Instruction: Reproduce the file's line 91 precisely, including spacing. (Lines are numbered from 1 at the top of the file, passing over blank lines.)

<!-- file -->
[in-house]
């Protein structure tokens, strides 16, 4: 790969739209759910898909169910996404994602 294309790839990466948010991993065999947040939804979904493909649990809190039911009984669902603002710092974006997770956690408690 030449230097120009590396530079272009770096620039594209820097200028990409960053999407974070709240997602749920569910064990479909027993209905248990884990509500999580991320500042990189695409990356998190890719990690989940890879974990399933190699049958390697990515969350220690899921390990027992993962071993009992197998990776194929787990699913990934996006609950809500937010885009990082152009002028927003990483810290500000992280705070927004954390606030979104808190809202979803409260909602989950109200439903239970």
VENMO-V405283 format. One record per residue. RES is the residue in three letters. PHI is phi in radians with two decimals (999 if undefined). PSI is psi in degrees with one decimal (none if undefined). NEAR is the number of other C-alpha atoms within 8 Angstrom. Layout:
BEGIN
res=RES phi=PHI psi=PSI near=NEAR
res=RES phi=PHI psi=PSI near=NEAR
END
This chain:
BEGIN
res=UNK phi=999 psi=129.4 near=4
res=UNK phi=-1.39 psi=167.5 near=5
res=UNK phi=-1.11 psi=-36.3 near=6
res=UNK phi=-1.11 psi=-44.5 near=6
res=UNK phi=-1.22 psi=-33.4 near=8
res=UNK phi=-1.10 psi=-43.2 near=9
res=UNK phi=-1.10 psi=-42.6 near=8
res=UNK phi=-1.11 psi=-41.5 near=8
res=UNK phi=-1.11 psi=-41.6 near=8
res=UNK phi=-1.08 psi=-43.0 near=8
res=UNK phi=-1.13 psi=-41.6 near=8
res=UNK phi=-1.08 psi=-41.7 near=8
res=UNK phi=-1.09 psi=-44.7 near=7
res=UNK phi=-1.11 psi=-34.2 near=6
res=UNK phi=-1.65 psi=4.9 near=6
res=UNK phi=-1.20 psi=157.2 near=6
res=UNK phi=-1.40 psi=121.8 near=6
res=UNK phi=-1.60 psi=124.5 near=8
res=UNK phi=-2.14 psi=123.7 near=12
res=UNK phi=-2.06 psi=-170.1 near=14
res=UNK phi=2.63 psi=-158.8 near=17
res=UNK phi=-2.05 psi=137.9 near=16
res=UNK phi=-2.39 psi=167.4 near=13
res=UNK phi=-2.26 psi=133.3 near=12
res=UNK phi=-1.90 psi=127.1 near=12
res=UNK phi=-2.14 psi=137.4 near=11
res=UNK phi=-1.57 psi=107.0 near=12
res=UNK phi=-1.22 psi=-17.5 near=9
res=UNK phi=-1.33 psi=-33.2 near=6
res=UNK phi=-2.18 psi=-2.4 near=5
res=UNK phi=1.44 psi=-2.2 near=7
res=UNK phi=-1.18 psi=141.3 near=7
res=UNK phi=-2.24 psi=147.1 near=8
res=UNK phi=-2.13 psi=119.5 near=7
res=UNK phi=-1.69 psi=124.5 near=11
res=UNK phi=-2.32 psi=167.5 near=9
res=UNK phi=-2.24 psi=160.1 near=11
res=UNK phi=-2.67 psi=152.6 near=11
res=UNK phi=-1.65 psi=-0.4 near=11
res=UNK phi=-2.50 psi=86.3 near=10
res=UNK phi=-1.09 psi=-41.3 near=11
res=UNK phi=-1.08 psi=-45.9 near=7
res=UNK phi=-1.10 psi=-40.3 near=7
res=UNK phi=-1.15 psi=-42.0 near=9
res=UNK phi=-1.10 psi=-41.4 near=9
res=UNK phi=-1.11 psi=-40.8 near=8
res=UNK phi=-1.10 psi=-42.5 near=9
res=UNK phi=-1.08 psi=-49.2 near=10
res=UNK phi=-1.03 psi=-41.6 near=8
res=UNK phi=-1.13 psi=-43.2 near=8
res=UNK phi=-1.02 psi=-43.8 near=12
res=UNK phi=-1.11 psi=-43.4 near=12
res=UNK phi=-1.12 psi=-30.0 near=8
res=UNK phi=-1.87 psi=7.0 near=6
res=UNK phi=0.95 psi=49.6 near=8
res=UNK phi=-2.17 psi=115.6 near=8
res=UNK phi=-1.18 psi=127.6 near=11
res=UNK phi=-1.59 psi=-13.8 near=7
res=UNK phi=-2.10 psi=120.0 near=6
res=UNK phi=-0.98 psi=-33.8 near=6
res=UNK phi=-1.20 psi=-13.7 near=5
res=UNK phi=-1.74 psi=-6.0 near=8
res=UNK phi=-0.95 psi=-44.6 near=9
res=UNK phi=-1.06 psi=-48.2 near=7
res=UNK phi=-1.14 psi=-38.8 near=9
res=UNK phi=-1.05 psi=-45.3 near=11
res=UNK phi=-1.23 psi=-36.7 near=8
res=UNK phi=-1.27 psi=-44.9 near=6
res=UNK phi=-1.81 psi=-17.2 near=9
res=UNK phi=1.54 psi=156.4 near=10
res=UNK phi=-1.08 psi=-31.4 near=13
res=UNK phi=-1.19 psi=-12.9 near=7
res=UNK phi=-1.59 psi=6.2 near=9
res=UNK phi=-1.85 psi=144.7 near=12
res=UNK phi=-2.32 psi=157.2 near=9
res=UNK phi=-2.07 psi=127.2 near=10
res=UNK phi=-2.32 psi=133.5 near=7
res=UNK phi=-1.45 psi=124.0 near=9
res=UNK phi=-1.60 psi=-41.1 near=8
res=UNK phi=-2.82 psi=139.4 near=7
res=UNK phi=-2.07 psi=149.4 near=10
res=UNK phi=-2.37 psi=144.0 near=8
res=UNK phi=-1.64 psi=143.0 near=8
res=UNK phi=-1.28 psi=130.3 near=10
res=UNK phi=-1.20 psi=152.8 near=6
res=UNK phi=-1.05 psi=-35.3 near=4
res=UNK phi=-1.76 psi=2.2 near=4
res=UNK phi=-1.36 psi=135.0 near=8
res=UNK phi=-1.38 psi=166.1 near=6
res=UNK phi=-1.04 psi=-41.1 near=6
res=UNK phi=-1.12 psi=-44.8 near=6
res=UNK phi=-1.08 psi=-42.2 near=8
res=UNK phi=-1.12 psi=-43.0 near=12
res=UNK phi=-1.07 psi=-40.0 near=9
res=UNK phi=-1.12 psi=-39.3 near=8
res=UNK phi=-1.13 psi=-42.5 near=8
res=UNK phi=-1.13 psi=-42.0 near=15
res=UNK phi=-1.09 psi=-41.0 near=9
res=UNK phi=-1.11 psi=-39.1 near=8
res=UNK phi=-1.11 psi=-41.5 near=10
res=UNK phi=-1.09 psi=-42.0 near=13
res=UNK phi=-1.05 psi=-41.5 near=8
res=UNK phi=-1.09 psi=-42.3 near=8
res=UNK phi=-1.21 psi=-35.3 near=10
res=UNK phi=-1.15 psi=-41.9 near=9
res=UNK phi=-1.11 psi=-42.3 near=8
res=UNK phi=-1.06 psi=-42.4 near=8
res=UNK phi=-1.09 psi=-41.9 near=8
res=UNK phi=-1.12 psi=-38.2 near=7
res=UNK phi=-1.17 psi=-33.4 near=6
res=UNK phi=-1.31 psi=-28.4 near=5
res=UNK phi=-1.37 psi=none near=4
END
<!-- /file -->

res=UNK phi=-2.37 psi=144.0 near=8